Ahmad Jamal, pianist, composer, July 2, 1930-April 18, 2023
With Israel Crosby (1919-1962, bass), Vernel Fournier (1928-2000, drums), live (TV show), 1959
“Darn That Dream” (J. Van Heusen, E. DeLange)
“Ahmad’s Blues” (A. Jamal)
From the New York Times obituary (4/16/23):
Bebop pianists, following the lead of Bud Powell, became known for their virtuosic flurries of notes. Mr. Jamal chose a different path, which proved equally influential.
The critic Stanley Crouch wrote that bebop’s founding father, Charlie Parker, was the only musician “more important to the development of fresh form in jazz than Ahmad Jamal.”
In his early years, Mr. Jamal listened not just to jazz, which he preferred to call “American classical music,” but also to classical music of the non-American variety.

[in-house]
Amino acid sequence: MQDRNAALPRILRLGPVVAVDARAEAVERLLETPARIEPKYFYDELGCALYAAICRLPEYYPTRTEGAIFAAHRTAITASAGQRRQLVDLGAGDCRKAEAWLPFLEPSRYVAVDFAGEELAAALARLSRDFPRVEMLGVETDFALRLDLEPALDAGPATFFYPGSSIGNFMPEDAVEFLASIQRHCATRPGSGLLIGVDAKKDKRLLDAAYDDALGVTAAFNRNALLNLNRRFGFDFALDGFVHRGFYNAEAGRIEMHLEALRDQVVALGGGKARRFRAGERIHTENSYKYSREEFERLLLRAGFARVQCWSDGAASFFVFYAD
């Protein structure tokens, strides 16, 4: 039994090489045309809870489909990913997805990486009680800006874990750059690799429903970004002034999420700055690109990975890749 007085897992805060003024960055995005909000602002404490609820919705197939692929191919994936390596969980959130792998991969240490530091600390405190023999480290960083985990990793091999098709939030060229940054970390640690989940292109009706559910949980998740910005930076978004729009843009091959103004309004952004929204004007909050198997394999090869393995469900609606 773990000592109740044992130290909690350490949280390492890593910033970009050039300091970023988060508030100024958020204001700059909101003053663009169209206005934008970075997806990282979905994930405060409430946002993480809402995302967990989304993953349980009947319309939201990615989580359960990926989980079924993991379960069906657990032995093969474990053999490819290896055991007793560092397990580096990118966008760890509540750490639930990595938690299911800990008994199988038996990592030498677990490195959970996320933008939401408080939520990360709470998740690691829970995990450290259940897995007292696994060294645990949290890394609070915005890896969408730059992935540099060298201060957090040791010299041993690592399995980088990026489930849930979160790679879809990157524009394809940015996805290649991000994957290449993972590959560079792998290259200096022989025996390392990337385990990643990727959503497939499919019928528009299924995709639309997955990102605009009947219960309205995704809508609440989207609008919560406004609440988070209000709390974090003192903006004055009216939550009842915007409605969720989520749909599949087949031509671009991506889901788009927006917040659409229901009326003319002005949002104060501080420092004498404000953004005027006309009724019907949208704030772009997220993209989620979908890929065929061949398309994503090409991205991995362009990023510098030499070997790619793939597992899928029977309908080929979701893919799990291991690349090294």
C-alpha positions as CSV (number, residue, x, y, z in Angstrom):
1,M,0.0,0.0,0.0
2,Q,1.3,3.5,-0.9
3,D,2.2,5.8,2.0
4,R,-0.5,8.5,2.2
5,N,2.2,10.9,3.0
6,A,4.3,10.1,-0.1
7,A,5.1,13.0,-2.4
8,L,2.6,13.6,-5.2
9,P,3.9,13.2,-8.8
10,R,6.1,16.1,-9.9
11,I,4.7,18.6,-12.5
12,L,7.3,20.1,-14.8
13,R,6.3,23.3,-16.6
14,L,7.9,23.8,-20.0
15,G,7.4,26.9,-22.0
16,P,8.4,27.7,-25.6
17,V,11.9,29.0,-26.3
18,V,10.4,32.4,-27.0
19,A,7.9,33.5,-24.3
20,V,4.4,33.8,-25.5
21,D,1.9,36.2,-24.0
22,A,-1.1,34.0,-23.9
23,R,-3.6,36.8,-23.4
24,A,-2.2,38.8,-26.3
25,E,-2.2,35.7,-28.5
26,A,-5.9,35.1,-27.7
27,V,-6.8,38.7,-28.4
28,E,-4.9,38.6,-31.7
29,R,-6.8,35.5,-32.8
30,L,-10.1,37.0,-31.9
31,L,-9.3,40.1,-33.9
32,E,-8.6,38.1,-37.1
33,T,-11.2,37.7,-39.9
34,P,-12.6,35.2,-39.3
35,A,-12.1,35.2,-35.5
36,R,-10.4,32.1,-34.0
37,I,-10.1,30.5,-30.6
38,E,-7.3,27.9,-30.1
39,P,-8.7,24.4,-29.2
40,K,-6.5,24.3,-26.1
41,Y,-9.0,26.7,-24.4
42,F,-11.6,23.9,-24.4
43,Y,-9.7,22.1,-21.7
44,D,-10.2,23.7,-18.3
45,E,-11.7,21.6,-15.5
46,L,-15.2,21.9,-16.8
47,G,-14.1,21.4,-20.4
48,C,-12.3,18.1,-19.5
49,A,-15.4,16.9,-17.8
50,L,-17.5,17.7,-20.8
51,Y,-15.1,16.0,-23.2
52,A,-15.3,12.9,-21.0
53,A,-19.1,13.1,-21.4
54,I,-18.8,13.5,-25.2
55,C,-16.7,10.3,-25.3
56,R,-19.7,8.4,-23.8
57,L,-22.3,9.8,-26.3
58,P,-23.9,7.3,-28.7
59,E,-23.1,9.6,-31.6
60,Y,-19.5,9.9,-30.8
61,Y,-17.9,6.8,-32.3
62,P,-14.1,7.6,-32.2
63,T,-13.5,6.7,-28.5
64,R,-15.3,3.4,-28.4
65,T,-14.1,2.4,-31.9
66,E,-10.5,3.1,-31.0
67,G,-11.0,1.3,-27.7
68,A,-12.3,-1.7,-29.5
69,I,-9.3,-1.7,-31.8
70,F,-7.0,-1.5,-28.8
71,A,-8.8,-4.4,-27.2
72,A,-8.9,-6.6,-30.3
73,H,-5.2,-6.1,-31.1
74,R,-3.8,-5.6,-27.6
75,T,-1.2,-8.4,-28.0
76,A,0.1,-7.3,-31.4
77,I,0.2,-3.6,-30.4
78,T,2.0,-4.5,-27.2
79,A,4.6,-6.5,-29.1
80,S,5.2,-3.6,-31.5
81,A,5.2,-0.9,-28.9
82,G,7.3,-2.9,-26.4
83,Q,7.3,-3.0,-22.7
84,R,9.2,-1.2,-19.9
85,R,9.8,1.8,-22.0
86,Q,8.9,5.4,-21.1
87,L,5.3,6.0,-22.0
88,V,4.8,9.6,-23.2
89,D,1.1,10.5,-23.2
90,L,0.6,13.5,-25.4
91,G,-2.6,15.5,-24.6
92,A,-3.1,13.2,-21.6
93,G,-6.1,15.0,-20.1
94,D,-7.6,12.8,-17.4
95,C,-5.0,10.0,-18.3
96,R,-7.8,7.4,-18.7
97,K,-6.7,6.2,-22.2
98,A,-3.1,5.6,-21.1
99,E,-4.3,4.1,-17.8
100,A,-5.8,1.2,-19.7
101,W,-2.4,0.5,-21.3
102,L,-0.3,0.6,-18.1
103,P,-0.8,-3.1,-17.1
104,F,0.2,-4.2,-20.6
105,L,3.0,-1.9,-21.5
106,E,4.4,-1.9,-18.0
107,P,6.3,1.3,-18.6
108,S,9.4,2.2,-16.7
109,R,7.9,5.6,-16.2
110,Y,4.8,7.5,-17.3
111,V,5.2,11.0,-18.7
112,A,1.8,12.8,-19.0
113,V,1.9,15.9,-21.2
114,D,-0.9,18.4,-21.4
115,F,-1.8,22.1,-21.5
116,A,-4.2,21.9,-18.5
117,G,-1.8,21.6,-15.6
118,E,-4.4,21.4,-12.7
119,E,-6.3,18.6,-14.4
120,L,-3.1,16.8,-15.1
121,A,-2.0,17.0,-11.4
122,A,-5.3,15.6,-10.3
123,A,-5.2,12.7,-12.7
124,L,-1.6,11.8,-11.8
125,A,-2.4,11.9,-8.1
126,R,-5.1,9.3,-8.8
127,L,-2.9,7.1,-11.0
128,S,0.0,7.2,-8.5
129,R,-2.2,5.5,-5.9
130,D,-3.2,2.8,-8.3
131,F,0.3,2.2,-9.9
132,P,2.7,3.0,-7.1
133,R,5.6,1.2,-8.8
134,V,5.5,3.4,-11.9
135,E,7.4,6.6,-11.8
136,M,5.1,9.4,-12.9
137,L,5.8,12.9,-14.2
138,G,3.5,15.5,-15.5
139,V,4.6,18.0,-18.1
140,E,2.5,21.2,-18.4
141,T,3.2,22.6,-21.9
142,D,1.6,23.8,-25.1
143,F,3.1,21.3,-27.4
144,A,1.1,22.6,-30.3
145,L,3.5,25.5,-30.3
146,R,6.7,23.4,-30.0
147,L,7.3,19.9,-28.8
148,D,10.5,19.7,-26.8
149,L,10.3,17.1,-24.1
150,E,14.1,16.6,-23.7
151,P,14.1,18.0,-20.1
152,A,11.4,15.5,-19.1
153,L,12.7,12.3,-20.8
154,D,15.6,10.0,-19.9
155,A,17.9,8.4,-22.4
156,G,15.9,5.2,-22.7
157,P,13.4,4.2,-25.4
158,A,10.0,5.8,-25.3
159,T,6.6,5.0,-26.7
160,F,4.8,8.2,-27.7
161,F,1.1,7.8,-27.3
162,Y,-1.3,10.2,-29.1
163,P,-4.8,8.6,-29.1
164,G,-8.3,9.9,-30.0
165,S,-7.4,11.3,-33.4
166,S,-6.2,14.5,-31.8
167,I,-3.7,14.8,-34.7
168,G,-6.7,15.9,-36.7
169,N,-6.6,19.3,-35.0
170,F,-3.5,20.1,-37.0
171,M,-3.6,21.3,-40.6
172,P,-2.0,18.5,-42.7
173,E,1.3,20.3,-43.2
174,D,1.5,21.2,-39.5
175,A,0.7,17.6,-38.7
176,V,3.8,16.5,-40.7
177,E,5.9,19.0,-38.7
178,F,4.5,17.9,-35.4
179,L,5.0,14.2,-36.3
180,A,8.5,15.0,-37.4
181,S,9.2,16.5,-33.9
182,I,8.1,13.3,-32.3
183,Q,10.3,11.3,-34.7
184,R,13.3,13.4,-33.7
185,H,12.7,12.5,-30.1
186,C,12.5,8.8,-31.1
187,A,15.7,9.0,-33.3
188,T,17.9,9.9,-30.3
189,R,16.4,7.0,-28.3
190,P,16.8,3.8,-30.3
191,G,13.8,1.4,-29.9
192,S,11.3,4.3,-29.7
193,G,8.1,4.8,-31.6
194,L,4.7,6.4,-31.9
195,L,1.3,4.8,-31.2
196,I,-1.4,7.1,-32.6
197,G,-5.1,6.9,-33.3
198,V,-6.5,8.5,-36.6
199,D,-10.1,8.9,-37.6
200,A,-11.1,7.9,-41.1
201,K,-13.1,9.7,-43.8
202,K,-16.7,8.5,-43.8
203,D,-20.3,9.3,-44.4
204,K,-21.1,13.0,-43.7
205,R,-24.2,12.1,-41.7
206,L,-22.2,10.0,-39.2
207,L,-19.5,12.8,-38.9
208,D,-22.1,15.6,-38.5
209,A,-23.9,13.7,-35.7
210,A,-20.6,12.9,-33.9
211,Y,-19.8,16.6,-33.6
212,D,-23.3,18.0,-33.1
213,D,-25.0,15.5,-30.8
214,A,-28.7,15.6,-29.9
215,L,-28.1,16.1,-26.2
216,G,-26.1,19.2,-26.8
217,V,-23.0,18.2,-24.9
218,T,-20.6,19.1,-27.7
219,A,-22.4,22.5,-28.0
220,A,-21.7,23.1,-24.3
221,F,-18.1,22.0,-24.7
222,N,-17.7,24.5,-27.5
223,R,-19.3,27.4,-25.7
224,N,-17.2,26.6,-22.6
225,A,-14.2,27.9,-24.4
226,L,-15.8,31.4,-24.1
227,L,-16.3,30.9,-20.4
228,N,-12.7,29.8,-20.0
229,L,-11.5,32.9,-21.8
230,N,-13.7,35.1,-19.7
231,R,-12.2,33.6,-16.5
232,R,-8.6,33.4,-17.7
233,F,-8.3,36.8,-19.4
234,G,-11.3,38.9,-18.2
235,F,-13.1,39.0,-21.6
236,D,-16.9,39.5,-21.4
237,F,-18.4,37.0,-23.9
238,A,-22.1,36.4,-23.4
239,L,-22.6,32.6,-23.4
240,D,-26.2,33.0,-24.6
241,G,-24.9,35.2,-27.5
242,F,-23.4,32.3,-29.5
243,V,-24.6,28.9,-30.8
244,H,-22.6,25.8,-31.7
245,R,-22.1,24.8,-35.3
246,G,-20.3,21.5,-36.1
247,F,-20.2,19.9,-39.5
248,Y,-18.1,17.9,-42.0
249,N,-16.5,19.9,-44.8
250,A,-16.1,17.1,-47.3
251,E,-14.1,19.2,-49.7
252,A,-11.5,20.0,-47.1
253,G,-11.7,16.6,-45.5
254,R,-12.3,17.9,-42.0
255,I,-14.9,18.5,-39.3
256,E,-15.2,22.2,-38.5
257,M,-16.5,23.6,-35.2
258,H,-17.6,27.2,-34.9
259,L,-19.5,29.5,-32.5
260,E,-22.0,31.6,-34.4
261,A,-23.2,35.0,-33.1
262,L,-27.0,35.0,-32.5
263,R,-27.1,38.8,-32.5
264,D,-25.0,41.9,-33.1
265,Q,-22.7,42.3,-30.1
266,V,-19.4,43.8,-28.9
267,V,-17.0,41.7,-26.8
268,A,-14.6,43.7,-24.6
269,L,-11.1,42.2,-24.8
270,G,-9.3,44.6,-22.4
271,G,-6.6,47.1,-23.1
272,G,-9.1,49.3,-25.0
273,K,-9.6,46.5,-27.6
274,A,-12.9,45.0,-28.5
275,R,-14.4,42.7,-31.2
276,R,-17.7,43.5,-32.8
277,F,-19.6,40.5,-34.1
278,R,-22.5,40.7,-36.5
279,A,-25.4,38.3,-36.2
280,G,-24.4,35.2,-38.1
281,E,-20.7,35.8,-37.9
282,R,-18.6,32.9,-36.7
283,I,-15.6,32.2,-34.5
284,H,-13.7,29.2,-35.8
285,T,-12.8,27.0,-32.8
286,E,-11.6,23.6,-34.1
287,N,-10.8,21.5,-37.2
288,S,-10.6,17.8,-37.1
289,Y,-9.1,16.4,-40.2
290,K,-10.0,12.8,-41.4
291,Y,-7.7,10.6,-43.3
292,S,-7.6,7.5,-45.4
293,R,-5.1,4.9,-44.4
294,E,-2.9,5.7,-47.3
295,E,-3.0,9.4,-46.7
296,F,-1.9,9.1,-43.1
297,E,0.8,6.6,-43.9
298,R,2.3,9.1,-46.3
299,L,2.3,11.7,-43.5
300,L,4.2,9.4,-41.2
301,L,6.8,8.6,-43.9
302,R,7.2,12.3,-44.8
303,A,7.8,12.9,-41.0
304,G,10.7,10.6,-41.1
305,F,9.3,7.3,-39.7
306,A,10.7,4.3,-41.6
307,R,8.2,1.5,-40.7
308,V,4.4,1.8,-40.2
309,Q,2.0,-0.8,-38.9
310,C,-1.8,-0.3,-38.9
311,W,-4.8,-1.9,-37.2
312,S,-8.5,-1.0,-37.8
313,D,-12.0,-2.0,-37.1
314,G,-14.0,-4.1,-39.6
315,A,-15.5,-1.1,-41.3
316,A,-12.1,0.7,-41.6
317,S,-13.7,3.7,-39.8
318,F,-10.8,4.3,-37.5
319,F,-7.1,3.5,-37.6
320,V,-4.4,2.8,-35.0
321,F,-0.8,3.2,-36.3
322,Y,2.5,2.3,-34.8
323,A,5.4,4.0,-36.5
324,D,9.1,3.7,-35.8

“We didn’t separate the two schools,” he told The New York Times in 2001. “We studied Bach and Ellington, Mozart and Art Tatum. When you start at 3, what you hear you play. I heard all these things.”
Probably the best-known musician to cite Mr. Jamal as an influence was not a pianist but a trumpeter and bandleader: Miles Davis, who became close friends with Mr. Jamal, recorded his compositions and arrangements and would bring his sidemen to see Mr. Jamal perform. He once said, “All my inspiration comes from Ahmad Jamal.”